02 Jan Shanks vs Unilever: the “outstanding benefit” debate
Following the recent case of Shanks vs Unilever, Serjeants takes a closer look at the changes to the way in which an invention is considered to have provided an “outstanding benefit” to employers.
Inventions made by an employee, either in the course of their employment or as a result of duties specifically assigned to them by their employer, are owned by the employer. This means that the employer has the unrestricted right to patent the invention and to accrue its subsequent benefit.
However, under Section 40 of the Patents Act 1977, an inventor has the right to apply for a share of the benefit gained by their employer from their invention if it is found to have provided the employer with an “outstanding benefit”. Historically, it has been almost impossible to prove that an individual patented invention was of “outstanding benefit”. This is particularly true if the employer is a large employer with a large turnover. Until now, in order to show an “outstanding benefit”, it was generally necessary for the invention to be responsible for a large proportion of a company’s profit or turnover.
This led to the doctrine of “too big to pay”, where it was almost impossible for an employee-inventor of a large company to claim any compensation from their employer. However, following the case of Shanks vs Unilever, this has now changed.
Shanks vs Unilever
In 1982, an employee-inventor, Shanks, invented a device for measuring the glucose concentration in bodily fluids for his employer, Unilever. Unilever obtained a patent for the invention but never exploited it themselves. Instead, third parties approached Unilever and obtained licences to use the invention. Unilever made little or no effort to market the invention. Their only significant costs were the costs of obtaining the patent and the legal fees in arranging the licences. Later, Unilever sold the patent. In total Unilever earned about £24 million from the patent.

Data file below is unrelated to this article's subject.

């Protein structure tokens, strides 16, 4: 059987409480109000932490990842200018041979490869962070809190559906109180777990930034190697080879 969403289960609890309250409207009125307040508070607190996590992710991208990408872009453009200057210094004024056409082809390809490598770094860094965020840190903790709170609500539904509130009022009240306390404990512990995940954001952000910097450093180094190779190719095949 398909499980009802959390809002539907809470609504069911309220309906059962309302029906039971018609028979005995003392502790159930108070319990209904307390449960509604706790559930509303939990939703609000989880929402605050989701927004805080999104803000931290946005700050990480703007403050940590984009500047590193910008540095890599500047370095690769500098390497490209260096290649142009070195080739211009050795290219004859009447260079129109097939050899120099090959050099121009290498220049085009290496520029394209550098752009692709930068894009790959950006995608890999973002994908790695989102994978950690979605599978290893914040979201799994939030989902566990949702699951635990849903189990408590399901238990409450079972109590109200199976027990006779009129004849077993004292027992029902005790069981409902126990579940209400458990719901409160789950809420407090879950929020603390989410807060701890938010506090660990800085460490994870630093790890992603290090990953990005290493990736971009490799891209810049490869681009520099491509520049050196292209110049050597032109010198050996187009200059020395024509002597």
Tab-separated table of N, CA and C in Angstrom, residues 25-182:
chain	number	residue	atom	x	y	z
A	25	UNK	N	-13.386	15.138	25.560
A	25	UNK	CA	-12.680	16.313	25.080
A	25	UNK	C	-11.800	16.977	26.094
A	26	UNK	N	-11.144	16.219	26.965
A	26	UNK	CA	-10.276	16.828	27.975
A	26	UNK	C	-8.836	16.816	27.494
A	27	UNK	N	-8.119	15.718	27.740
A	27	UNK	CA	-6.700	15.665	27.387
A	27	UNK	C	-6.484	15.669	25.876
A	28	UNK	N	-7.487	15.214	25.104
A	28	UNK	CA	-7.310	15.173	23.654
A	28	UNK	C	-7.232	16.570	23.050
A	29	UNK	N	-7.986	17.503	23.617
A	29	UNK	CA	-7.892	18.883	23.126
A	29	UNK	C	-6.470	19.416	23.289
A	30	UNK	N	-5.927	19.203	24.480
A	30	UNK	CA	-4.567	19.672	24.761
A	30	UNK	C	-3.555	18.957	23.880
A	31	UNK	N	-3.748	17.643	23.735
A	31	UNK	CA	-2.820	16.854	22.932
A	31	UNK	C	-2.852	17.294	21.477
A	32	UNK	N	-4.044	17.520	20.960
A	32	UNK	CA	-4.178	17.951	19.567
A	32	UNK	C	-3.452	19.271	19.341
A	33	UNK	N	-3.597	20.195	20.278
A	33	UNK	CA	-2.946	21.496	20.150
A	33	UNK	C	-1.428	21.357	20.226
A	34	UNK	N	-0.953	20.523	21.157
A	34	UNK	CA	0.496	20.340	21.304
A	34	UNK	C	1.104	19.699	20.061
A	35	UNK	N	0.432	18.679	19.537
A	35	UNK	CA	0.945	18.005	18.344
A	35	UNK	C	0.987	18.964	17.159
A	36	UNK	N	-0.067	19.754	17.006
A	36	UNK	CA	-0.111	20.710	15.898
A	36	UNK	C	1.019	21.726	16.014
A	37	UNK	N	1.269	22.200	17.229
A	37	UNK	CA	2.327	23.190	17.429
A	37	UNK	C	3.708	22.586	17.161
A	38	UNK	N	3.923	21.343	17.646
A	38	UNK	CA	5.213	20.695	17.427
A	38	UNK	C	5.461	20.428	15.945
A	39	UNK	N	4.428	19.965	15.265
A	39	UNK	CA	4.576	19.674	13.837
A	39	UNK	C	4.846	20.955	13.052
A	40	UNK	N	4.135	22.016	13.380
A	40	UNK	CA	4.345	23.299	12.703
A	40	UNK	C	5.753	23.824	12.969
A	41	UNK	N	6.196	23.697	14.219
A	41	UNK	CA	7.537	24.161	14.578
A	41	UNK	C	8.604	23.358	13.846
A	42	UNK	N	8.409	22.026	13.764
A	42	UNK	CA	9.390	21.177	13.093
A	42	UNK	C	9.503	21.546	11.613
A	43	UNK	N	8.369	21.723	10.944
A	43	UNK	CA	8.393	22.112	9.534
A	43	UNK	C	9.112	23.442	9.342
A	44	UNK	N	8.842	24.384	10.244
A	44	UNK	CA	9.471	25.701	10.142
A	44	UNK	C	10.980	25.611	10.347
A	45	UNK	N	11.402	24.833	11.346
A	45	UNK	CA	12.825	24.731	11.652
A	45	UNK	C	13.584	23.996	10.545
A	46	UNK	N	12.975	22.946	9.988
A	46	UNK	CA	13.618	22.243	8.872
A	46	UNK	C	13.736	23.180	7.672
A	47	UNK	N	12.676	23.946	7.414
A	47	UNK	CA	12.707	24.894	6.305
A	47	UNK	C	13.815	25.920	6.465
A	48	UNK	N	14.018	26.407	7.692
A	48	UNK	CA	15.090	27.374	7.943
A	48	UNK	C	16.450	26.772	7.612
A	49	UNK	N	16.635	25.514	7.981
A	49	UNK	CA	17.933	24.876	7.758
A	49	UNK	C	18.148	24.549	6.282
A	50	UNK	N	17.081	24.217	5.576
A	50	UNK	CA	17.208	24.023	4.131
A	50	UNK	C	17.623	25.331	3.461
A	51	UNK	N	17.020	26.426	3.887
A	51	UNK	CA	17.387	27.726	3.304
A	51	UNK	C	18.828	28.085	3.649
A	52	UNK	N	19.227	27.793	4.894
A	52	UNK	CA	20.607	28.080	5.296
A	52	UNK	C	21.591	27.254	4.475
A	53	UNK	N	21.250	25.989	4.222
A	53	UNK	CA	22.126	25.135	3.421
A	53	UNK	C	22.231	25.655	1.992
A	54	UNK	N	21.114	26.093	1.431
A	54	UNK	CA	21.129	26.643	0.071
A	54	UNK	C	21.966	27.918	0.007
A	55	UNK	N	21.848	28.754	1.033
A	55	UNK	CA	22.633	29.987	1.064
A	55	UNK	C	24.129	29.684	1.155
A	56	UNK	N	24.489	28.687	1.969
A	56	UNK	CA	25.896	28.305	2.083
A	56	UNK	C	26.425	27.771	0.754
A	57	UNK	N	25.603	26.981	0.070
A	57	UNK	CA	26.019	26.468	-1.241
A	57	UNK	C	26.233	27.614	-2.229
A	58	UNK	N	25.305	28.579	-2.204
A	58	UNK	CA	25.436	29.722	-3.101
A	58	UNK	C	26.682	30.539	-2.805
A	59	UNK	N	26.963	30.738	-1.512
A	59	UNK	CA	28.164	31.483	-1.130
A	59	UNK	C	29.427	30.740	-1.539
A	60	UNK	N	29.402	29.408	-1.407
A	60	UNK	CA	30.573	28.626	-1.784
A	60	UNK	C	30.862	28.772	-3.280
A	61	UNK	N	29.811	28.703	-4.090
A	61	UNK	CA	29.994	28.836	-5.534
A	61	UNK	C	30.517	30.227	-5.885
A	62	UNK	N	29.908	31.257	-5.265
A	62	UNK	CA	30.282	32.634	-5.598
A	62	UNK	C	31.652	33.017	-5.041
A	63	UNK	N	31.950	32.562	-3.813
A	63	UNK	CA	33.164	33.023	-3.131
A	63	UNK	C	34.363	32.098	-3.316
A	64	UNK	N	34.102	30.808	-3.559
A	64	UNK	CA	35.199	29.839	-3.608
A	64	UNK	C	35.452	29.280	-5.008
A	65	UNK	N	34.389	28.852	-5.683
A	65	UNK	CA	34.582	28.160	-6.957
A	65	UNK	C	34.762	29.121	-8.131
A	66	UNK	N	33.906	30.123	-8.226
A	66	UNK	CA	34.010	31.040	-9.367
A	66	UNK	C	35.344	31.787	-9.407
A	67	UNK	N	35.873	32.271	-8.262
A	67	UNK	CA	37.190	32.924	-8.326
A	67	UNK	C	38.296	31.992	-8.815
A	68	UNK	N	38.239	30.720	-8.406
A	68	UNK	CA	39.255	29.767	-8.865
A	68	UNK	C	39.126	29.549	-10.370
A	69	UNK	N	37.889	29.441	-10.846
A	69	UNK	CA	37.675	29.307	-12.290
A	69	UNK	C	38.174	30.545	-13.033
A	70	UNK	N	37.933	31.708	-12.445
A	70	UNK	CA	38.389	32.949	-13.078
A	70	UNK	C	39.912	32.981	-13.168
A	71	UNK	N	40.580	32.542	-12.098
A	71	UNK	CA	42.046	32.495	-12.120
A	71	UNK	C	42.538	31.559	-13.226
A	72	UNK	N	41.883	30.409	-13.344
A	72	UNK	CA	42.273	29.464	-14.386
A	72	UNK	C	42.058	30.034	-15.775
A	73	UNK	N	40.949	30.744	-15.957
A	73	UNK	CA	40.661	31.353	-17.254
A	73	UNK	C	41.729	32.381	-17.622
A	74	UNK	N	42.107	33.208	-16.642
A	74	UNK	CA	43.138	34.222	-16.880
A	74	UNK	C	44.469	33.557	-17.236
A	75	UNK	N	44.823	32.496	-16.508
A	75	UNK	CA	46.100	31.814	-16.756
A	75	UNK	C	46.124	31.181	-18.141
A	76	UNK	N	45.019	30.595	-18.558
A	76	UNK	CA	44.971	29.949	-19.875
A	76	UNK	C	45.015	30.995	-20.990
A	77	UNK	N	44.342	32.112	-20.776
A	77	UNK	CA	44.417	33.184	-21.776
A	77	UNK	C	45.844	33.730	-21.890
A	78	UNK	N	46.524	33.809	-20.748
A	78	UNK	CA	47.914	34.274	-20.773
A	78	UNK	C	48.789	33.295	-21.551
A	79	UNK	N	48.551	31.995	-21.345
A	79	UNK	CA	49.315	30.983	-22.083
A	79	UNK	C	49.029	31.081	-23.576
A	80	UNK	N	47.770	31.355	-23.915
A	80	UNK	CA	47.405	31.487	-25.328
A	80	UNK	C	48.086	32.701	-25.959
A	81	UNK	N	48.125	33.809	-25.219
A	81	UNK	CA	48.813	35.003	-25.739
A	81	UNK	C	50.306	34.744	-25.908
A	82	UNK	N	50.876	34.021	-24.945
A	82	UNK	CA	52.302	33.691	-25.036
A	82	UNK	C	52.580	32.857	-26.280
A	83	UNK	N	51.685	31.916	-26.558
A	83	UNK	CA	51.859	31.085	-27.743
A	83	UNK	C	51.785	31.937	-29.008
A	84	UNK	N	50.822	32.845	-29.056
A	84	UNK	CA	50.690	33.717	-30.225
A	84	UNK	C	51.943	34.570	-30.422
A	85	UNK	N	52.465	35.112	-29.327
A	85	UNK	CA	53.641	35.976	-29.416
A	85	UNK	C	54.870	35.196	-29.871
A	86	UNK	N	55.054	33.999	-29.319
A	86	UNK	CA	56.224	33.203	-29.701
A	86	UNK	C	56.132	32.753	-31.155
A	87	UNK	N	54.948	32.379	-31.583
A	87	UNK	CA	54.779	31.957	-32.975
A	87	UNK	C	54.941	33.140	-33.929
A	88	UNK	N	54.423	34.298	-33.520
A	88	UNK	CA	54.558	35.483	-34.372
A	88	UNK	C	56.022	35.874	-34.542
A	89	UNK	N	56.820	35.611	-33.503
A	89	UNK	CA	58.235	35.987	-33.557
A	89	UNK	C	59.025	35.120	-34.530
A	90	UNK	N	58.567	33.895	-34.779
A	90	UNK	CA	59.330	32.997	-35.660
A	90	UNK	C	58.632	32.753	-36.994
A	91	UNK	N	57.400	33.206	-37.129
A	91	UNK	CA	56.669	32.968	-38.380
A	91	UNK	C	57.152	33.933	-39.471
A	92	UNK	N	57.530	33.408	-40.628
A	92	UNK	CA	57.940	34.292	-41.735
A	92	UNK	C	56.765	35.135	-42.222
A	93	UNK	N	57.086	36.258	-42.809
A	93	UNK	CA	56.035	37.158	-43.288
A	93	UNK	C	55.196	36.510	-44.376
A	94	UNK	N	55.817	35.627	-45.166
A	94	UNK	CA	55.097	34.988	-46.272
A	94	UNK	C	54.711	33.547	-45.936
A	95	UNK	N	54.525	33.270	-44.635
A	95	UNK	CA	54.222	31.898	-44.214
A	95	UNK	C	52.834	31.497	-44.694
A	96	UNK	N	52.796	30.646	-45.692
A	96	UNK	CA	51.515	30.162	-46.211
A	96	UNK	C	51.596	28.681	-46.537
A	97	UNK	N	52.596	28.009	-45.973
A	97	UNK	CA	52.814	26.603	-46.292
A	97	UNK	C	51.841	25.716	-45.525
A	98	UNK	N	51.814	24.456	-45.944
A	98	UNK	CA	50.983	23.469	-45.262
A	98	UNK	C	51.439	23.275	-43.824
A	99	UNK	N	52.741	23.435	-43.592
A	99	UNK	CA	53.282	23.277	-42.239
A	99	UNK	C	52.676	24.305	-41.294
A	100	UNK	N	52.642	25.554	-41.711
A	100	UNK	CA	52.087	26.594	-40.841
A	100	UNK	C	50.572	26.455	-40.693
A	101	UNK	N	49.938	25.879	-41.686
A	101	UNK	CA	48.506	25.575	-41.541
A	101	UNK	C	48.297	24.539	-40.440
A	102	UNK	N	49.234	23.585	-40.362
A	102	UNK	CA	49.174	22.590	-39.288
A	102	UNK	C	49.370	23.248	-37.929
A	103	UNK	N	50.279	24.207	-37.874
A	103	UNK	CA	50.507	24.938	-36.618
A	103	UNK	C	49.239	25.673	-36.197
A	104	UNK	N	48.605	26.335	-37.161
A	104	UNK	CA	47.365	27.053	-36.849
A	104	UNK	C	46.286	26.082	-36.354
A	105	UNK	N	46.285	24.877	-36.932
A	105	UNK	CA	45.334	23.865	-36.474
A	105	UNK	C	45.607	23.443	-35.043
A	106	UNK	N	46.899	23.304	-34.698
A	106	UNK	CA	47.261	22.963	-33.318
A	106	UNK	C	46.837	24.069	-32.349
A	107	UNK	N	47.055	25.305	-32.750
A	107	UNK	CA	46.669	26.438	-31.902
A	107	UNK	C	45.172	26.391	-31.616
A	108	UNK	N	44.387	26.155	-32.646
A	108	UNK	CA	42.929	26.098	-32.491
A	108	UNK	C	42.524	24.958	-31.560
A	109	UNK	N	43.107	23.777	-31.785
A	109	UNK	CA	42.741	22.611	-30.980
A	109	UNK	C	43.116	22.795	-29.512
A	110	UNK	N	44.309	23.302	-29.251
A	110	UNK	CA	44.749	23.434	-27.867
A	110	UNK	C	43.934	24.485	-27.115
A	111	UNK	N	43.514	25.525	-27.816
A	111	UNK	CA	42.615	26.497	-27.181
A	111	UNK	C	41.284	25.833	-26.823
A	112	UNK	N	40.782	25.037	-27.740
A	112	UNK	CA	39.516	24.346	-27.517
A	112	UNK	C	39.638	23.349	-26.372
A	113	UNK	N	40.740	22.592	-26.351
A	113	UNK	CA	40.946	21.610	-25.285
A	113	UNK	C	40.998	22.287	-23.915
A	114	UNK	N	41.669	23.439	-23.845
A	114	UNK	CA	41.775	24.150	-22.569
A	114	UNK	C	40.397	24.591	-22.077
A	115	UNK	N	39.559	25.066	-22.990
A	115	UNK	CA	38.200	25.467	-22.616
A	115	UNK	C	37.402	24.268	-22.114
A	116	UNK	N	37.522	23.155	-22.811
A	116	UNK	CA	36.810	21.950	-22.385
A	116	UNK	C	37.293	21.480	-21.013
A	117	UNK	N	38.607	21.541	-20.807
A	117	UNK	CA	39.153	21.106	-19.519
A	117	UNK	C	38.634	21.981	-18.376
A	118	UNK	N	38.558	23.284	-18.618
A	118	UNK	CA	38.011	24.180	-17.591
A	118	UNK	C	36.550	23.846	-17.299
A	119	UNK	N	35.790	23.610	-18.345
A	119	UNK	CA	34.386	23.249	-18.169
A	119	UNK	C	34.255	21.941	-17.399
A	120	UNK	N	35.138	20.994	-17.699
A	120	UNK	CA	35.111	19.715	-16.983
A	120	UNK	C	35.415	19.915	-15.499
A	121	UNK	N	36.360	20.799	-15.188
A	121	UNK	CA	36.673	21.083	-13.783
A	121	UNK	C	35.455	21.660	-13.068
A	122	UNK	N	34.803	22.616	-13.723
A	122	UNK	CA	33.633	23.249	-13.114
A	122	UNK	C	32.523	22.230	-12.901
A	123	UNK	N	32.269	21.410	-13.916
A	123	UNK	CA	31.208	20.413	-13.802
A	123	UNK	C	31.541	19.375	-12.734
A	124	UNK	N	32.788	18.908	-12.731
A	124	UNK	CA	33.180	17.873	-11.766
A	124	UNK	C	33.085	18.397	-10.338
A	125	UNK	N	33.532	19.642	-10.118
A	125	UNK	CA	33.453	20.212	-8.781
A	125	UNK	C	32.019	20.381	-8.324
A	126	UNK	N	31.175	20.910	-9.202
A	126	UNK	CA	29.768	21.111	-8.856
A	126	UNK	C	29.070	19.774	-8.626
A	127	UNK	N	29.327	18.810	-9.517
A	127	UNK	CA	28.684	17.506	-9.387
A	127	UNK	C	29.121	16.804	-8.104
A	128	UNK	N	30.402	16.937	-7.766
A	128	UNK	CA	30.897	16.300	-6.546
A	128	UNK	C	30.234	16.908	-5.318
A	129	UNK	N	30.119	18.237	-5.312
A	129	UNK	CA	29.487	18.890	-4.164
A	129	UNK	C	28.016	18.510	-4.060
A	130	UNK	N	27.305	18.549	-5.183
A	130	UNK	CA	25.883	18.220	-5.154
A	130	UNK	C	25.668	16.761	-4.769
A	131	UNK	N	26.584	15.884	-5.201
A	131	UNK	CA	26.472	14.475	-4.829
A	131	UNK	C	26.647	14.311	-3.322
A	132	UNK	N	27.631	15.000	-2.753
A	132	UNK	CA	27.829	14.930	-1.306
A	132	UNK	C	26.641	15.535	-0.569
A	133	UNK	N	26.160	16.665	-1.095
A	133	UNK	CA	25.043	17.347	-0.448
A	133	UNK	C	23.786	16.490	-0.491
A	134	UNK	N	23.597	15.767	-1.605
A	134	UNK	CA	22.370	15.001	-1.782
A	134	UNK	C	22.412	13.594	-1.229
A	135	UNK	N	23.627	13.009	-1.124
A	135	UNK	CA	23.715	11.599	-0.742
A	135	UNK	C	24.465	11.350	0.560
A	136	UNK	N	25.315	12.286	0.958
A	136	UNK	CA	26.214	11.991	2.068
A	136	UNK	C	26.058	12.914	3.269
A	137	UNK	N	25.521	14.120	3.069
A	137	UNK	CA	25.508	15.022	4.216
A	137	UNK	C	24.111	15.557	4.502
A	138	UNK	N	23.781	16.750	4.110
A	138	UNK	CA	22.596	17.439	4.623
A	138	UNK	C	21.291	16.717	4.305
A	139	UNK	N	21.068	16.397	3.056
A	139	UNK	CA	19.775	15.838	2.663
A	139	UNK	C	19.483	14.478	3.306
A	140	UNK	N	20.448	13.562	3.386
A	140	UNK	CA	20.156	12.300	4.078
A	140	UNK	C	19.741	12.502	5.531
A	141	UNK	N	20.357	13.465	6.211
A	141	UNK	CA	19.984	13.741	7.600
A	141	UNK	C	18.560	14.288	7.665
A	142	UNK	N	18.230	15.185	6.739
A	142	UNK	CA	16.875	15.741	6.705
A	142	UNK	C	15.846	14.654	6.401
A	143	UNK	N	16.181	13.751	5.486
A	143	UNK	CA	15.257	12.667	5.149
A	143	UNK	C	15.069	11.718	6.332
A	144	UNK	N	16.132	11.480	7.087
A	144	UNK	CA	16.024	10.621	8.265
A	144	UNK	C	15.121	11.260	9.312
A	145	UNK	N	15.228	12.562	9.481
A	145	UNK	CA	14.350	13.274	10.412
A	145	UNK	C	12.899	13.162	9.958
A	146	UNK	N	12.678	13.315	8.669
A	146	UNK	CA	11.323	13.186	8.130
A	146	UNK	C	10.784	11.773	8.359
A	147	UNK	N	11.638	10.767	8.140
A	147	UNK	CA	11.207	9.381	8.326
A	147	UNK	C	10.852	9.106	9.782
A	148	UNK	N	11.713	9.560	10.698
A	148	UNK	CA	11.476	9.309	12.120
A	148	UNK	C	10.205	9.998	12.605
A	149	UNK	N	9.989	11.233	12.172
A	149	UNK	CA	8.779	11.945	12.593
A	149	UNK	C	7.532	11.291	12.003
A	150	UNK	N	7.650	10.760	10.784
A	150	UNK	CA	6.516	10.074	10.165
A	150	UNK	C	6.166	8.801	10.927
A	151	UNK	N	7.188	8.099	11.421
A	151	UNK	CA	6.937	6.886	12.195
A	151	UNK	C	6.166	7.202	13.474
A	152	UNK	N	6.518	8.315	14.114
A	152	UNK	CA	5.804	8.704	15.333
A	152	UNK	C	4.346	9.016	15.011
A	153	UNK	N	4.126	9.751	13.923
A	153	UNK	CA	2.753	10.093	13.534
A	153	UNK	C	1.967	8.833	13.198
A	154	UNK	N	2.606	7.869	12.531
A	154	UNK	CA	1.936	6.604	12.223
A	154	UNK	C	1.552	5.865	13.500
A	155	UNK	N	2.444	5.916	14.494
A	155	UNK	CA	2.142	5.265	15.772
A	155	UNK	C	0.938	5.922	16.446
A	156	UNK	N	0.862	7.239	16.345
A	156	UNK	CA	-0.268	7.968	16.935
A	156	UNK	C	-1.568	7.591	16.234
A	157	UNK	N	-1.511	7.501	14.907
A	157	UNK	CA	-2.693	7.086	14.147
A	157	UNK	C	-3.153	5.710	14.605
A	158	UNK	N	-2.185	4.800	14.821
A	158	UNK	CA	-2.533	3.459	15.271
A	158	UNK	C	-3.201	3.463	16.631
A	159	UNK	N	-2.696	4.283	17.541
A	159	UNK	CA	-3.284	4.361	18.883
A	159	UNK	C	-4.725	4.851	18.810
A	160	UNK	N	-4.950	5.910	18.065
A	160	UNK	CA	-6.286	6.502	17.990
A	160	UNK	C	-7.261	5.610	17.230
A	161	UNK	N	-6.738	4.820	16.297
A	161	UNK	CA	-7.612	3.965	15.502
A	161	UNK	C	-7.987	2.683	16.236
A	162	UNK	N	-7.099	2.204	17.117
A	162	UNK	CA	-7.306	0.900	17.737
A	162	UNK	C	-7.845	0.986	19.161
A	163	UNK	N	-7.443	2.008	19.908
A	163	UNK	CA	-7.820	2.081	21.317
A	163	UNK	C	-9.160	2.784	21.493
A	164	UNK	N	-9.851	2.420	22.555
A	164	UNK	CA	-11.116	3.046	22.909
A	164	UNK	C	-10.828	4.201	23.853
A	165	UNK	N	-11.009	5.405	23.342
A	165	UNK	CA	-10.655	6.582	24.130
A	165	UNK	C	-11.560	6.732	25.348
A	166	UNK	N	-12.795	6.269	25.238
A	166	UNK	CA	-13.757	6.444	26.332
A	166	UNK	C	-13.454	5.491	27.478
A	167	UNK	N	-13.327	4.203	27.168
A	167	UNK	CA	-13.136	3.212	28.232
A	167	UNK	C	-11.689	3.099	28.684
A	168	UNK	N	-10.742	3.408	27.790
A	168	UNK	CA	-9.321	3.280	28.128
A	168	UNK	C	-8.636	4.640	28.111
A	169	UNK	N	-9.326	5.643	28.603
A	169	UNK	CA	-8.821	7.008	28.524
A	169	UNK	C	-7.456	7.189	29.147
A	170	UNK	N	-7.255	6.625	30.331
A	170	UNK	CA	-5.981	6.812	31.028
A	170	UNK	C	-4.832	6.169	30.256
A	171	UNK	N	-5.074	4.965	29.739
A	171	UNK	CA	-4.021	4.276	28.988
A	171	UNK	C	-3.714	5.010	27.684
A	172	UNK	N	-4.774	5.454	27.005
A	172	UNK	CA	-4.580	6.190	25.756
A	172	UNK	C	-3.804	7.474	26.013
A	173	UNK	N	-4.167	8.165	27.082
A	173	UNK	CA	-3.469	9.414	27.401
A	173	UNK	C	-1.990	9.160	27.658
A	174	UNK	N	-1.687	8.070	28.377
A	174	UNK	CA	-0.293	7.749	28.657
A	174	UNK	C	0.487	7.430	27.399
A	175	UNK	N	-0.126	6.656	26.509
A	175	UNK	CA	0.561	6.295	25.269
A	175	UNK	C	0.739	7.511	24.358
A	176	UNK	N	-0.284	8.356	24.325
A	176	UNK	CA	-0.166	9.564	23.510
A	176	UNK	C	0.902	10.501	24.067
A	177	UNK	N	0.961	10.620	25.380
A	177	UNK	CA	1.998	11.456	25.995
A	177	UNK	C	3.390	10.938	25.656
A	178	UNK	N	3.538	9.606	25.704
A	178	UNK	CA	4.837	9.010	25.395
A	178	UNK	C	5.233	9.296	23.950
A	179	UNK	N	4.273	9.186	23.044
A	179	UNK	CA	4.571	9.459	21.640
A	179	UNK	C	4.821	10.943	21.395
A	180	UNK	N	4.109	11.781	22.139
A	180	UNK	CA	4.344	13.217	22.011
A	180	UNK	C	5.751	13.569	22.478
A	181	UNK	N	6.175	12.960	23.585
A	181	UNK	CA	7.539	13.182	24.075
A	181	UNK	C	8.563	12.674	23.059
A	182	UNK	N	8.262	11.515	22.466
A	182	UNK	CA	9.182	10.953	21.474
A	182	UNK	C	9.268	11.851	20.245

Shanks applied for compensation for the “outstanding benefit” of the invention but lost at the UKIPO, the High Court and the Court of Appeal, primarily because the £24m profit from the invention was dwarfed by Unilever’s turnover and annual profits, so couldn’t be considered ‘outstanding’. Shanks then appealed to the Supreme Court who overturned the previous decisions and awarded him £2m.
The outcome explained
The Supreme Court awarded Shanks compensation on the basis that his invention had earned Unilever millions of pounds without them having to make any significant effort or investment to obtain that money. It stated:
“The rewards it enjoyed were substantial and significant, were generated at no significant risk, reflected a very high rate of return, and […] they could not be attributed to the deployment or application of Unilever’s wider business assets or infrastructure.”
Following this case, it appears that now, no company is considered too big to pay. Future requests for compensation will be decided on a balance between the profit made from a patent and the effort, resources, and risk required to obtain that profit.